The Changing World of the Music Business

music musings, beaverdamusa.comI read a Facebook post by Marv Ross the other day that took me really by surprise.  I had heard that online streaming royalties (Pandora, etc.) were low, but I didn’t realize how low.  Marv and his wife Rindy are the group Quarterflash which broke onto the scene in the 1980’s and arguably, their biggest hit was “Harden My Heart”.  Marv posted that he had received his quarterly ASCAP royalty statement and noted that “Harden My Heart” had been played on streaming media 500,242 times.  His payment as was $62.66.  That’s $0.000125/play for you non-math peeps.  In other words, it would have to be streamed 100 times to earn a cent.

If you don’ know, my day job is accounting, so when music and numbers collide, it is kind of like nirvana (the place, not the group) for me.  Marv’s post kind of got me thinking about how the music industry has changed.

Flash back to the olden days of when there was only vinyl and 8-tracks.  Bands and artists would form and build a name for themselves.  If they were good enough or had something unusual that caught the eye of a producer, they would get the golden ring of the music industry – a record deal.  With a record deal came advances (that means $$$), recording of the debut album in a full blown studio, and tons of marketing by the record company.  Out of all of this, it was hoped that the band/artist’s music would “catch” and they would take off to stardom.  If so, then came record #2 while the act was hot (I have a theory on sophomore albums that I will muse on later) and the cycle continues.  Should the music not catch on, often there wouldn’t be a second album unless the company really believed in the band.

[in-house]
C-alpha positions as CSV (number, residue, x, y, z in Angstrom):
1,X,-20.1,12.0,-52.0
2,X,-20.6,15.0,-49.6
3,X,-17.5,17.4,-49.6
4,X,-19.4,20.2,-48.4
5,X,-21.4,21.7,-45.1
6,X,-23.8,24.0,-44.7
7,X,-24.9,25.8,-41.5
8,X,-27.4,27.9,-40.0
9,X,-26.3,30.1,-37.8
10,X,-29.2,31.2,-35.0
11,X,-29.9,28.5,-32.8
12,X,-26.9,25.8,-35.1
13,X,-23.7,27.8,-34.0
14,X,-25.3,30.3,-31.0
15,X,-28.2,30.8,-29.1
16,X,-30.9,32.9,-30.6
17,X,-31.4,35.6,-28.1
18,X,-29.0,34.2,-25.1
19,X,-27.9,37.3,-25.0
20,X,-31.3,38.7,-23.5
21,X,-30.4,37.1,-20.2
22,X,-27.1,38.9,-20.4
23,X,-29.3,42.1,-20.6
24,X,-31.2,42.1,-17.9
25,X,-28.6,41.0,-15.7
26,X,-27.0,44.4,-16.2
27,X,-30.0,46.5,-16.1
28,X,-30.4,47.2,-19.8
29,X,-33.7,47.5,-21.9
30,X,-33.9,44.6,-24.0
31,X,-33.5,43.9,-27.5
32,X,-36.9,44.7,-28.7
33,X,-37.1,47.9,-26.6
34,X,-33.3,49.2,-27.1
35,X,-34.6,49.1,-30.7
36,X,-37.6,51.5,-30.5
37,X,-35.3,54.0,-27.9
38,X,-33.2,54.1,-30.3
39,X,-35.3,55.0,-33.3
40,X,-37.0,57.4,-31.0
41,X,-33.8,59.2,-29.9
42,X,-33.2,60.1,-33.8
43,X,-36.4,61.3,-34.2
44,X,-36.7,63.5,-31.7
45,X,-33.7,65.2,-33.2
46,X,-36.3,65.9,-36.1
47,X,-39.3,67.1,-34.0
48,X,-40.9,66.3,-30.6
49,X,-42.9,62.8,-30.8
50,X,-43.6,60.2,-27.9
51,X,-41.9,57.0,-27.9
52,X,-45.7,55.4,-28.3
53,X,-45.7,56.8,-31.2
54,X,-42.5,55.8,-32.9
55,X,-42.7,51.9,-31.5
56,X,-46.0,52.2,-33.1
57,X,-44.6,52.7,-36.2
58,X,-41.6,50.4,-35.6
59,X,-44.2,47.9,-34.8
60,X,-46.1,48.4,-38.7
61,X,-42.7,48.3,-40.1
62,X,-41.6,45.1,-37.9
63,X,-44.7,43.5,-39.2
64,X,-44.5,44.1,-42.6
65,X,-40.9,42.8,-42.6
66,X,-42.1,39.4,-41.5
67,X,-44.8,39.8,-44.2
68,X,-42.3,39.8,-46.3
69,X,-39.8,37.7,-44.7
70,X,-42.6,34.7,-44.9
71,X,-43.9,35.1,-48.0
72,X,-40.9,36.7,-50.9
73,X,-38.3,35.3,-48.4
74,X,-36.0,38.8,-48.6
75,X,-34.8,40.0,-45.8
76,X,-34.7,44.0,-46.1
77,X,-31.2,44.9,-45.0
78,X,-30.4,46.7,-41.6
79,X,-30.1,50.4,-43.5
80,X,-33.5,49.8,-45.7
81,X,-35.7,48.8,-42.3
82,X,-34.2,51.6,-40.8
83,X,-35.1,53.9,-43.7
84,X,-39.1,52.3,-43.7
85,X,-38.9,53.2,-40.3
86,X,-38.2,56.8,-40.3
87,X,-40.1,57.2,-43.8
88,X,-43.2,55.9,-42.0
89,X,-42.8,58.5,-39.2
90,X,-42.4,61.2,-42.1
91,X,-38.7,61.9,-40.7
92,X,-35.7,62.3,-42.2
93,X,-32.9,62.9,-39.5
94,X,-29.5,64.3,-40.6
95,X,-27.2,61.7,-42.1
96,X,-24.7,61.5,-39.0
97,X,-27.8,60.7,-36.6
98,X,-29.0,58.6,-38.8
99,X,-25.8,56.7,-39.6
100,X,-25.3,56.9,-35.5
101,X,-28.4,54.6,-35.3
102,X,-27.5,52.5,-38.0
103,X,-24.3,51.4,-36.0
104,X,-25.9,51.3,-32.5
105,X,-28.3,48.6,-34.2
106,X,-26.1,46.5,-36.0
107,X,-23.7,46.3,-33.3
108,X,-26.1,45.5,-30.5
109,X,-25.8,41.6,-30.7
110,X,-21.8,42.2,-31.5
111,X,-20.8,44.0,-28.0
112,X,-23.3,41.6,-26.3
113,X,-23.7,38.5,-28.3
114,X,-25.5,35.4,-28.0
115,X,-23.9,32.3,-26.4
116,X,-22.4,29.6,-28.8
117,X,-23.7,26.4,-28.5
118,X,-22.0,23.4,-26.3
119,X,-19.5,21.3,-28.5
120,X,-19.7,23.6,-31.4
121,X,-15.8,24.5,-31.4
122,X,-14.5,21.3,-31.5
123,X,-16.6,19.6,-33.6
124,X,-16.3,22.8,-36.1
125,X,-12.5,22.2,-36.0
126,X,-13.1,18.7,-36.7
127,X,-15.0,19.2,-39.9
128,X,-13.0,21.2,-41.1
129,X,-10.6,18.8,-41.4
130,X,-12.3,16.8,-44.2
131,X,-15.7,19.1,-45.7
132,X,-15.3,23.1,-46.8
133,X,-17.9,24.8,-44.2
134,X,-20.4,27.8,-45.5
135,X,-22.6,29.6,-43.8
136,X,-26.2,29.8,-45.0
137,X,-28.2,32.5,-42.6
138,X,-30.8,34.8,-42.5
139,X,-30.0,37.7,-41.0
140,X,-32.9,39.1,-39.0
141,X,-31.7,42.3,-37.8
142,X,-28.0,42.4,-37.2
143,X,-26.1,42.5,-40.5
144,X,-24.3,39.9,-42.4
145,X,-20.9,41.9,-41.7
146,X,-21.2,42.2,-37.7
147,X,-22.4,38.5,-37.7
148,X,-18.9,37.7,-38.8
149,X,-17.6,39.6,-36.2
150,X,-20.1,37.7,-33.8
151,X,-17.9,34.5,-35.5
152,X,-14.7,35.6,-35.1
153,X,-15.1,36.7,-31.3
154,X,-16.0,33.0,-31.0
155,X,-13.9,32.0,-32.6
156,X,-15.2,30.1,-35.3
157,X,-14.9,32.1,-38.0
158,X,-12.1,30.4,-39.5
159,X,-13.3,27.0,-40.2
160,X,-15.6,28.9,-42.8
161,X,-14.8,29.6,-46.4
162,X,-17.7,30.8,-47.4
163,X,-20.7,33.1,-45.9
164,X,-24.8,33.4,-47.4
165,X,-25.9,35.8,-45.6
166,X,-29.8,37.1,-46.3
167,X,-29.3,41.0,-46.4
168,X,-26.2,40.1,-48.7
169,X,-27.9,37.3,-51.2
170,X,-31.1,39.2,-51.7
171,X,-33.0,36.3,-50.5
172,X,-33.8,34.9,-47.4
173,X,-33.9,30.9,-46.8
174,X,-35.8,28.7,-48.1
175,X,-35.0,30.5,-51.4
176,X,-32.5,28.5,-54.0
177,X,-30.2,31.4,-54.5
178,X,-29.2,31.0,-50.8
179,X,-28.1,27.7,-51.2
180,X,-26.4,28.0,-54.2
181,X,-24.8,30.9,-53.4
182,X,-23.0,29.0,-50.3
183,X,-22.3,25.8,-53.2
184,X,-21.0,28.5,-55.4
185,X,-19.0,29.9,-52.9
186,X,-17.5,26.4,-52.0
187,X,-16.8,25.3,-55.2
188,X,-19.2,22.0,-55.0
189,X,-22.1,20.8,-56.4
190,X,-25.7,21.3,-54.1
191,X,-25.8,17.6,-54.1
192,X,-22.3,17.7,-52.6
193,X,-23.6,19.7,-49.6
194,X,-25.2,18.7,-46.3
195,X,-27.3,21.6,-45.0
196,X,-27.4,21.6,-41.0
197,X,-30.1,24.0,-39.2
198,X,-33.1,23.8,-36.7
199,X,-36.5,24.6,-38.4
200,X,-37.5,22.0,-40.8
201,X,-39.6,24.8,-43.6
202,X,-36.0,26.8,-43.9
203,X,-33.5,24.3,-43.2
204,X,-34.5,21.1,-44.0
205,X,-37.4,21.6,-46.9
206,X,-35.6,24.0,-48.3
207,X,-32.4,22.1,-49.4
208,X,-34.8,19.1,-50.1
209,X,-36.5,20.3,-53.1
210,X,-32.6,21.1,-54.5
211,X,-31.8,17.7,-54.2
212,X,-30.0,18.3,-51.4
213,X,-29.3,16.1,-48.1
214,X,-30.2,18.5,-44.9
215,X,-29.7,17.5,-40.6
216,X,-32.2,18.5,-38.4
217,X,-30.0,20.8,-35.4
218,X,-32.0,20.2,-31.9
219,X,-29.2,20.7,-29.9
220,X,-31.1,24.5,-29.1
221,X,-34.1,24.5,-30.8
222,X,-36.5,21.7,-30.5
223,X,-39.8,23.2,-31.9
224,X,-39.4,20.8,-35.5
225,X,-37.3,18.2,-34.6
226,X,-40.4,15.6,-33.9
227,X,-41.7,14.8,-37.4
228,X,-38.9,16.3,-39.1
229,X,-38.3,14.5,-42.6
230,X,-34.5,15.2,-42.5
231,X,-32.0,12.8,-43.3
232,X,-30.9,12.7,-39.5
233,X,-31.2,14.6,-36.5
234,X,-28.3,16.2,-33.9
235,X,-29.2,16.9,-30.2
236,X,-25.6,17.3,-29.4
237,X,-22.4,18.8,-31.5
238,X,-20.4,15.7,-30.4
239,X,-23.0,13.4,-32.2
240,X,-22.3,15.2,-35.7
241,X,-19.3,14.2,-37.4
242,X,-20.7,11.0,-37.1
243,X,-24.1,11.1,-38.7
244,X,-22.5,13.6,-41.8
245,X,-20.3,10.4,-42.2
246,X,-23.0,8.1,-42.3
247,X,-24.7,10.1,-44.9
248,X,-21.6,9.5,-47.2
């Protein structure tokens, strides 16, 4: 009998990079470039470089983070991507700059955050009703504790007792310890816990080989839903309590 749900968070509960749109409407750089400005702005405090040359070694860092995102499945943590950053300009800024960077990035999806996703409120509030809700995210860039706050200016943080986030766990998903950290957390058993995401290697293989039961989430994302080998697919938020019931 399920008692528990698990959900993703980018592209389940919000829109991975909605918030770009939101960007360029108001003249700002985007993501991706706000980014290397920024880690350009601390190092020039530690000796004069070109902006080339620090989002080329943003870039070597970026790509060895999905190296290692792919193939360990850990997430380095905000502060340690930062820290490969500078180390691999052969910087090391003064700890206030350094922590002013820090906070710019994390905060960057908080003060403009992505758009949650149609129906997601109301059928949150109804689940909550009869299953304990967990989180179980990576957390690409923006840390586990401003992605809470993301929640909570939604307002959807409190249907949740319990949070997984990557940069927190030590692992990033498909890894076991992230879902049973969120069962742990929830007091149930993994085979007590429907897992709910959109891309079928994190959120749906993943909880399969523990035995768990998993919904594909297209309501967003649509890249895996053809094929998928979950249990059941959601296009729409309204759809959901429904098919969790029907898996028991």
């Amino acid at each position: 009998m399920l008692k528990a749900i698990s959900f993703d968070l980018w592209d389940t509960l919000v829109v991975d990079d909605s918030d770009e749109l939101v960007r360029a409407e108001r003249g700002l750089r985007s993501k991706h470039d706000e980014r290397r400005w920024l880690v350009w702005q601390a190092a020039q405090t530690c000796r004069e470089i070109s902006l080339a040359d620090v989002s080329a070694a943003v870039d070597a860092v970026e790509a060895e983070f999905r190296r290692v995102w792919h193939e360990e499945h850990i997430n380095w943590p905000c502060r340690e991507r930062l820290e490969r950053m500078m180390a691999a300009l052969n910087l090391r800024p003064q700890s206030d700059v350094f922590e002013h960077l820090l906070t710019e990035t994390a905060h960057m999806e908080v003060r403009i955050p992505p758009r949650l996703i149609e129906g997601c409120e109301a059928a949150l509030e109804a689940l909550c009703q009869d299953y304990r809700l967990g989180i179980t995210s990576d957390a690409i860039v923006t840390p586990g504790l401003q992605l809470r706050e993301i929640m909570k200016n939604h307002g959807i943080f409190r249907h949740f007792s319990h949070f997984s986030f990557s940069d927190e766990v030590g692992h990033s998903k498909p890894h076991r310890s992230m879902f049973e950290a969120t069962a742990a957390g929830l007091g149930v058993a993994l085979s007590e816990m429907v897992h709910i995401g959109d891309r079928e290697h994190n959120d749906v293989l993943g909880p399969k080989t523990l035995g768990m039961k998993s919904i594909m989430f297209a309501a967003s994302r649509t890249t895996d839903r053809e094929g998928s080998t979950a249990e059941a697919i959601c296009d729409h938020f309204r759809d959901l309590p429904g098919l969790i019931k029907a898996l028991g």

Fast forward to today – people can record music on their home computer, burn it to a CD, upload it to the internet and publicize their song via social media.  It may even get “popular” and several people purchase their song.  All this without a record company.  Of course, this is over-simplification and I realize there are still record companies and distribution deals for the really big acts.  However, it is easier to get your music heard by the general population.  A friend of mine was in a rock band that was formed at a strict Christian college in rural Tennessee back in the early 1980’s.  Through hard work and self-promotion, they were able to draw close to 5,000 for some of their shows.  They got the record deal, but didn’t make it to the second album.  One day he told me that he wondered how big they could have been if they had the Internet back in the day.

I recently contributed money to a friend through a “gofundme” page to help her get enough money for to make a CD.   For my contribution, I got a thank you on the liner notes.  Pretty cool.

I also learned that a Tennessee company has formed in which you can purchase shares and you will own a portion of some country songs and receive royalties.   The company buys pieces of the songs from the artists – they get money and the investors hope for a return from royalties.  An intriguing concept. (http://www.tennessean.com/story/money/2015/10/12/law-gives-investors-entry-into-music-royalty-world/73829584/).

Yes, by this point, it may be obvious that my ADD is kicking in high gear as I write this, but I do think they are all related.  Yes, we need to pay artists and songwriters more for their art,  But maybe we can pay them in non-traditional ways (like the crowd sourcing or new Tennessee company).  While the modern age may have diluted album sales, it has given greater opportunity for new music to be heard.  I guess in all this rambling, I am trying to say, like a lot of things in life, which with change comes good and bad.  I guess we have to take the good, improve the bad, and learn to know the difference.

Musing on the business side of music –

Zach